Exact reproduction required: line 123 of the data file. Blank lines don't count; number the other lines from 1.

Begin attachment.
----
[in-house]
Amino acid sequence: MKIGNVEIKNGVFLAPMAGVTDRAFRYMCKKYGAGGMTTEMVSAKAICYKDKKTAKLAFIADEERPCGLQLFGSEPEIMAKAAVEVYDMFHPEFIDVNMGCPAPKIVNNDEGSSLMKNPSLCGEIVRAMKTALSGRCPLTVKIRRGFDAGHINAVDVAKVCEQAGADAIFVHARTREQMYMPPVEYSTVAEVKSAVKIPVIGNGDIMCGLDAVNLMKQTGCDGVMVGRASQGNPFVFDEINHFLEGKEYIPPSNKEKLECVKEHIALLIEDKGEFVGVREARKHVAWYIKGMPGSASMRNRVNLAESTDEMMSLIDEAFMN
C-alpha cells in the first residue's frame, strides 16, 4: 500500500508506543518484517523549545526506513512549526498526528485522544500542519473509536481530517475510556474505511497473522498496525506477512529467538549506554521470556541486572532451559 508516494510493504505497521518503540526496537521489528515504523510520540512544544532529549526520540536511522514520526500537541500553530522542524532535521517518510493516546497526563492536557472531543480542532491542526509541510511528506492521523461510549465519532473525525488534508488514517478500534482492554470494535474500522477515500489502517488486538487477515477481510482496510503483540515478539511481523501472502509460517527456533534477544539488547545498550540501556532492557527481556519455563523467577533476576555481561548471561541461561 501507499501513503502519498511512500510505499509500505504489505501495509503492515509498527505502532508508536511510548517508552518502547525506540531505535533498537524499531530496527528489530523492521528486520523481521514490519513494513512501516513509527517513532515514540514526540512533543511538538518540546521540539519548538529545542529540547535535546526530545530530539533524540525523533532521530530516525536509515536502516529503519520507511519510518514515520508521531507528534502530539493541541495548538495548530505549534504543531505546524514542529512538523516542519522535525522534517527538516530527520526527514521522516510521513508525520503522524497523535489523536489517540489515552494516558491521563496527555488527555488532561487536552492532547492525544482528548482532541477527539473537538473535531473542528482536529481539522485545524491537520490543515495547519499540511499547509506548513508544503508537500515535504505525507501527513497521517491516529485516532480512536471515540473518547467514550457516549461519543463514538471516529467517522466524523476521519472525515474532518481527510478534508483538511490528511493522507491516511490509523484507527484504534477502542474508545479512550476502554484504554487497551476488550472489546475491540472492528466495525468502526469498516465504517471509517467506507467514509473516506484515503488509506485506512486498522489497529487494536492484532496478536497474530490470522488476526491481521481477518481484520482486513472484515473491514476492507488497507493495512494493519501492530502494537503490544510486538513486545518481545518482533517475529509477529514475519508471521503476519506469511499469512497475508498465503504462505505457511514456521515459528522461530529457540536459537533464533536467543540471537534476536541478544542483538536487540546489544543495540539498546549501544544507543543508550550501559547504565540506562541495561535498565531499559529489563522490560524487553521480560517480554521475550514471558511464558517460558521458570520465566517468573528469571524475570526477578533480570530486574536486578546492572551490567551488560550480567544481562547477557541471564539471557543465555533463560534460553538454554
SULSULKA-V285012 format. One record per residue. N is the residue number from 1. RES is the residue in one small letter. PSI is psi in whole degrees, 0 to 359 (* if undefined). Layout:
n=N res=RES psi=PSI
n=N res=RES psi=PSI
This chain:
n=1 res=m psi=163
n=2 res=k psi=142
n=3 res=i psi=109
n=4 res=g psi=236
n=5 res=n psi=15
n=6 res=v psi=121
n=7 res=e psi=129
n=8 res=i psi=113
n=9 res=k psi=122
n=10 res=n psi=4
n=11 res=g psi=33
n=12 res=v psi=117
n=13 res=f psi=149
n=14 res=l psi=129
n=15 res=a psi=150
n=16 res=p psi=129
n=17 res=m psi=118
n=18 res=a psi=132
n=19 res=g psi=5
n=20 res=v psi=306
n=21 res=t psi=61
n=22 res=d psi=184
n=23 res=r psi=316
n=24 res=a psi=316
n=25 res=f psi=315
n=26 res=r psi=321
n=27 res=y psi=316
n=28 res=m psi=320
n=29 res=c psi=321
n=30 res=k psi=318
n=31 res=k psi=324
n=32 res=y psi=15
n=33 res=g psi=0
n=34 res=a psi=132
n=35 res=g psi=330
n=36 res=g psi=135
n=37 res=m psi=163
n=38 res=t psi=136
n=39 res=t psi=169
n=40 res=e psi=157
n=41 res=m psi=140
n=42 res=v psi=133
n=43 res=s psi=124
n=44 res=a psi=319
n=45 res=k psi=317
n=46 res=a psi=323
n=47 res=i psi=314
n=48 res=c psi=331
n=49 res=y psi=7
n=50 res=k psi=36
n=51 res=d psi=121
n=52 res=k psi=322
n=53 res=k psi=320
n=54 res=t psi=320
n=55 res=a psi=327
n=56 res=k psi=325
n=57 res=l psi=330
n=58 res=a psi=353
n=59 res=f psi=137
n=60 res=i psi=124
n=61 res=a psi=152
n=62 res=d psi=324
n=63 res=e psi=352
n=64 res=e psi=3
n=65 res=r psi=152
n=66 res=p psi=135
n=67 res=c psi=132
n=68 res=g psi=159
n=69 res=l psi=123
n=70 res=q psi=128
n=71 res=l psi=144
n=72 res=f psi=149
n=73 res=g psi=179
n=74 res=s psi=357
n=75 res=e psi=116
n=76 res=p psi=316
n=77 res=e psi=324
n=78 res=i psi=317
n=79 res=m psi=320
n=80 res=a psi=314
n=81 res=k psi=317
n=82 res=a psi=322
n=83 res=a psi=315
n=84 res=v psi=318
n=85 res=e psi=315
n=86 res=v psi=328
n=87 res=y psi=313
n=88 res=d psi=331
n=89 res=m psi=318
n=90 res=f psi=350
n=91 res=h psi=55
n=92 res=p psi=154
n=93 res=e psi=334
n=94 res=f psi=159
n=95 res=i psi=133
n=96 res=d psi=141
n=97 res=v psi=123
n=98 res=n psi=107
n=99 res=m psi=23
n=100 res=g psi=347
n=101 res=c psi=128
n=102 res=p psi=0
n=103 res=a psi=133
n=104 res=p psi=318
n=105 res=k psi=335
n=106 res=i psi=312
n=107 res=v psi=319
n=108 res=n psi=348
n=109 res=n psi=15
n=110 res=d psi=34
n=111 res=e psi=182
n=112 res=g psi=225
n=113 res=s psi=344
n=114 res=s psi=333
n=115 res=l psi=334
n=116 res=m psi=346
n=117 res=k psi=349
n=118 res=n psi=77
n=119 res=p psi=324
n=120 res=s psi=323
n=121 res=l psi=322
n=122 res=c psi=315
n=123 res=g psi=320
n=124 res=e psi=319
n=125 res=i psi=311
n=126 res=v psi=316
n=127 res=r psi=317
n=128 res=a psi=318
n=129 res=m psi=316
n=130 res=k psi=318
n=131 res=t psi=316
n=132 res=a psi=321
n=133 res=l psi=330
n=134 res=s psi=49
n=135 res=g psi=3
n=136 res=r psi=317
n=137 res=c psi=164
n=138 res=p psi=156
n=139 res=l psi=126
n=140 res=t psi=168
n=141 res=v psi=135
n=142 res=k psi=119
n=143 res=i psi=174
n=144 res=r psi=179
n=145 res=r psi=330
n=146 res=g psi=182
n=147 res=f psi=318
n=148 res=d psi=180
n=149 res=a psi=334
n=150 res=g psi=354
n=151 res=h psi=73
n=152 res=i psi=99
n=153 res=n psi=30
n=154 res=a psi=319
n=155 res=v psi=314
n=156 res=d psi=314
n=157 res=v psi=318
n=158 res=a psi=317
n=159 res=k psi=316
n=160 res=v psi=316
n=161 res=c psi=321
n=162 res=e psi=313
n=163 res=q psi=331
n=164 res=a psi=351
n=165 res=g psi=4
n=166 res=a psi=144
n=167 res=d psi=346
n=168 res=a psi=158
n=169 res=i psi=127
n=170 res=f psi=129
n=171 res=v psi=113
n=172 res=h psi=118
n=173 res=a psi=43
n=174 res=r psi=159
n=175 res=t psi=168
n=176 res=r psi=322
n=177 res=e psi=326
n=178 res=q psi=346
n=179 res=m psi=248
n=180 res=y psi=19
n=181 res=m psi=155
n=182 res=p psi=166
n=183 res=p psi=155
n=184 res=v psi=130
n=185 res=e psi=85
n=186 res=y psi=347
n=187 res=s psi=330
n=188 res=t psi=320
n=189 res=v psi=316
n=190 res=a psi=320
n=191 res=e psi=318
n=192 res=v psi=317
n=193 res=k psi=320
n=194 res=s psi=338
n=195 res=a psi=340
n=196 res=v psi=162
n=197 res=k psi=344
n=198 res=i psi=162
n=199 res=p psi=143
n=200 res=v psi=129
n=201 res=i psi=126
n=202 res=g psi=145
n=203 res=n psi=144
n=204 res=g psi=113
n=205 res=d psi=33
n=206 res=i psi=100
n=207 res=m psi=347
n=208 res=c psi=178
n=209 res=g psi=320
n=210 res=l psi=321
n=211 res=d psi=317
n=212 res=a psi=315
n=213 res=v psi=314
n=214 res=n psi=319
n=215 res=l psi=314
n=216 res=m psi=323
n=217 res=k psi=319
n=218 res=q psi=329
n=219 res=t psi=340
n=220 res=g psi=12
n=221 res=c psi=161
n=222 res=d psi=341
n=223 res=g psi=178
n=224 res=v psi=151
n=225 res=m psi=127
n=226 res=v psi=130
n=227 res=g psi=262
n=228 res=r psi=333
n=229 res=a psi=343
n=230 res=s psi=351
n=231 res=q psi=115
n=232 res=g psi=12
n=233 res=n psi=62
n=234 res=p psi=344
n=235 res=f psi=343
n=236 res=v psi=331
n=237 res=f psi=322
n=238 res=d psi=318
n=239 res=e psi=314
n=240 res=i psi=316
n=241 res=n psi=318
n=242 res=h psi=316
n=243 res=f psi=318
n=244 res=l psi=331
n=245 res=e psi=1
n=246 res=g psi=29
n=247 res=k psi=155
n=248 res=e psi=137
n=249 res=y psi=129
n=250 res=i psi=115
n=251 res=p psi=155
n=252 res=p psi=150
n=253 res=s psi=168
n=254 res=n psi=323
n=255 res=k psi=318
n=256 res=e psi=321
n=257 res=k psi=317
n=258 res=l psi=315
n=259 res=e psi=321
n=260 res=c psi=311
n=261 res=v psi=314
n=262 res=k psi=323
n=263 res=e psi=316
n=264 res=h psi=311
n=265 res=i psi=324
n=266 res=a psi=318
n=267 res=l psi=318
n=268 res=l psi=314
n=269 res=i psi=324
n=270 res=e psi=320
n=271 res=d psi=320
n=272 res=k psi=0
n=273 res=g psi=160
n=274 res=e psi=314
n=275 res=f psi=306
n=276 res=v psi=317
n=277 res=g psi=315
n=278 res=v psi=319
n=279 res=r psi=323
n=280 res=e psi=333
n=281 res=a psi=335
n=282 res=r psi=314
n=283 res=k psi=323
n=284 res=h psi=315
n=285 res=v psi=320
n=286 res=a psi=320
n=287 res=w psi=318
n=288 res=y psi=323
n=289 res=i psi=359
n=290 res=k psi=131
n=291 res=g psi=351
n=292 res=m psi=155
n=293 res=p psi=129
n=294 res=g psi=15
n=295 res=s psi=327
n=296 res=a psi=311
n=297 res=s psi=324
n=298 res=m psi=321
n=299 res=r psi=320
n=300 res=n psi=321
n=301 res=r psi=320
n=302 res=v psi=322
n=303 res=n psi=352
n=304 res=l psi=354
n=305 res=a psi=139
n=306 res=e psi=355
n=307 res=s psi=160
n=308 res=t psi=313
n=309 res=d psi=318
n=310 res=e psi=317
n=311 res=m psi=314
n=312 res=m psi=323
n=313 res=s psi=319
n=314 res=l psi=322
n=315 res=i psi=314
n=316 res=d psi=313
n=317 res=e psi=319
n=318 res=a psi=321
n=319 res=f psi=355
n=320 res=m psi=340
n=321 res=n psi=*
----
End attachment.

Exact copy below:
n=116 res=m psi=346